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Transparency and trust for librarians


You are soooo transparent.

Don't take it personally, but librarians are often regarded with distrust by teachers. Why?

Unlike classroom teachers, we have both discretionary time and funds to allocate. Have you ever heard questions like "Just where does all the money in the library budget go?" or "What does the librarian do all day anyway?"

I've visited the need for transparency in technology funding in this blog before (here and here), but I had not  realized Michael Fullan made transparency one of his six "secrets of change" until the book became required reading for our administrative team this summer. Here, in brief, is what Fullan says: 

5. Secret Five: Transparency Rules
The first reason that transparency rules is that it’s going to, whether we like it or not. Easy access to information means that the public’s appetite for accountability cannot be thwarted.

The second reason it rules is that transparency is a good thing; in fact, it is essential to success. Yes, we all know that data can be misused. Public reporting of student results can lead to unfair or destructive actions. However, the alternatives—to keep information private or to refuse even to collect it—are neither acceptable nor useful.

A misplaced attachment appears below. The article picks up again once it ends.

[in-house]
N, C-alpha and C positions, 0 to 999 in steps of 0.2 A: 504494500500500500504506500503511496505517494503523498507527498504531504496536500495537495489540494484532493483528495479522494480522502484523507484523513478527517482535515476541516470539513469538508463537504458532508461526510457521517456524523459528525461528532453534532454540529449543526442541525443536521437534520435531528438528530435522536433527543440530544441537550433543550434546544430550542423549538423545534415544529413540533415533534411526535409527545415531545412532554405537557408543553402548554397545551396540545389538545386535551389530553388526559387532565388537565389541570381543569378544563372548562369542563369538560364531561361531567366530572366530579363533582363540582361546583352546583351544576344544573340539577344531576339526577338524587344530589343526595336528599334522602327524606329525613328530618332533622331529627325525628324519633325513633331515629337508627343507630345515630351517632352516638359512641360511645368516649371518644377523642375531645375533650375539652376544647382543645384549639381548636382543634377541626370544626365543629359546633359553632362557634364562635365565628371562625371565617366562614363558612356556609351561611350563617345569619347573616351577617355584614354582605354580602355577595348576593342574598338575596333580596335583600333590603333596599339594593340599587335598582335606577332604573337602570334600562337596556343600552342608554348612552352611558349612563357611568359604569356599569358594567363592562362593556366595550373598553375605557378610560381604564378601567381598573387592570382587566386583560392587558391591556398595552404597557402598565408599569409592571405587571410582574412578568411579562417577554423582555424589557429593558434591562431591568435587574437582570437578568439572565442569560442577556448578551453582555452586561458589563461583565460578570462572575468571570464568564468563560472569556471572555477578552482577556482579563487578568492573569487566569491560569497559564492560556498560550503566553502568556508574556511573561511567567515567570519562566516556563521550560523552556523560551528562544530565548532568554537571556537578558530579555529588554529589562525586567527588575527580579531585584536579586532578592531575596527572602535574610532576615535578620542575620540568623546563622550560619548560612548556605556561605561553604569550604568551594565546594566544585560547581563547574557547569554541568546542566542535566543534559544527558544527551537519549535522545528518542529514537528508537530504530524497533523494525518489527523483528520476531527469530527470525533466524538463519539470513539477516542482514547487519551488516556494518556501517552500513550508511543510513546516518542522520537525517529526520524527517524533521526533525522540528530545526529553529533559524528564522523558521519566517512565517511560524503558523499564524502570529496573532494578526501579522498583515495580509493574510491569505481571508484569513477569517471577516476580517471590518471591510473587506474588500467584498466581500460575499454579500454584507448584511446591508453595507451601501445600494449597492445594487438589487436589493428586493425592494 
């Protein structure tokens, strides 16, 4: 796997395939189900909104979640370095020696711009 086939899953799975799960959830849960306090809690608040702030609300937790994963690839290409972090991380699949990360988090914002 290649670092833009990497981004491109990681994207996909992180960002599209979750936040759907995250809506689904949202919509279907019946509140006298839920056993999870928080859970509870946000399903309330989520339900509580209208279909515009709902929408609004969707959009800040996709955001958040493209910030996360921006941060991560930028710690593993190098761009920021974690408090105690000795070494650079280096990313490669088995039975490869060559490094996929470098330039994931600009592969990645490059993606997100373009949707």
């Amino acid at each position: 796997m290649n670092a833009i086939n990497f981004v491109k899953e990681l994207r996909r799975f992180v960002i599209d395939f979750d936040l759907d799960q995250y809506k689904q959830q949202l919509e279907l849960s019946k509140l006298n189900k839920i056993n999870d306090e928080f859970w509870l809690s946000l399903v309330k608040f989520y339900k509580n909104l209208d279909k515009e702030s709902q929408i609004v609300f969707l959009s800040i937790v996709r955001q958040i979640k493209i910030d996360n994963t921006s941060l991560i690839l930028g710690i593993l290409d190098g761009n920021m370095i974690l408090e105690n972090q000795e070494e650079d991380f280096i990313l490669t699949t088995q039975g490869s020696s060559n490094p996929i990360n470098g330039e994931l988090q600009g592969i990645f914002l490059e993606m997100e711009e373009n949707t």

Effective organizations embrace transparency. We know that people will cover up problems if the culture punishes them. So one thing we must do is develop cultures in which it is normal to experience problems and solve them as they occur. When data are precise, presented in a nonjudgmental way, considered by peers, and used for improvement as well as for external accountability, they serve to balance pressure and support.

Knowing that transparency is both inevitable and desirable for successful organizations makes it far less threatening. Michael Fullan

How can librarians develop a culture of transparency and build trust?

Open budgets: Put your budget in an online spreadsheet available for ANYONE to read - teachers, administrators, parents the community. List Vendor, PO number, amount of purchase and a short description of what was purchased. Invite everyone to the budget making process. 

Open calendars: Put any library calendar you can online and share it. This is your personal calendar, your library calendar, your collaborative teaching calendar, your computer lab calendars. The question might change from "What does she do with her time?" to "How does she manage to get it all done?"

Open goals: You long-term goals and annual short term objectives should be available on-line with a means for your stakeholders to comment and discuss them. Again, transparency means letting others have a role in creating your vision, plan and goals as well. Does your principal get a chance to tell you what she thinks is important for the librarian to be doing?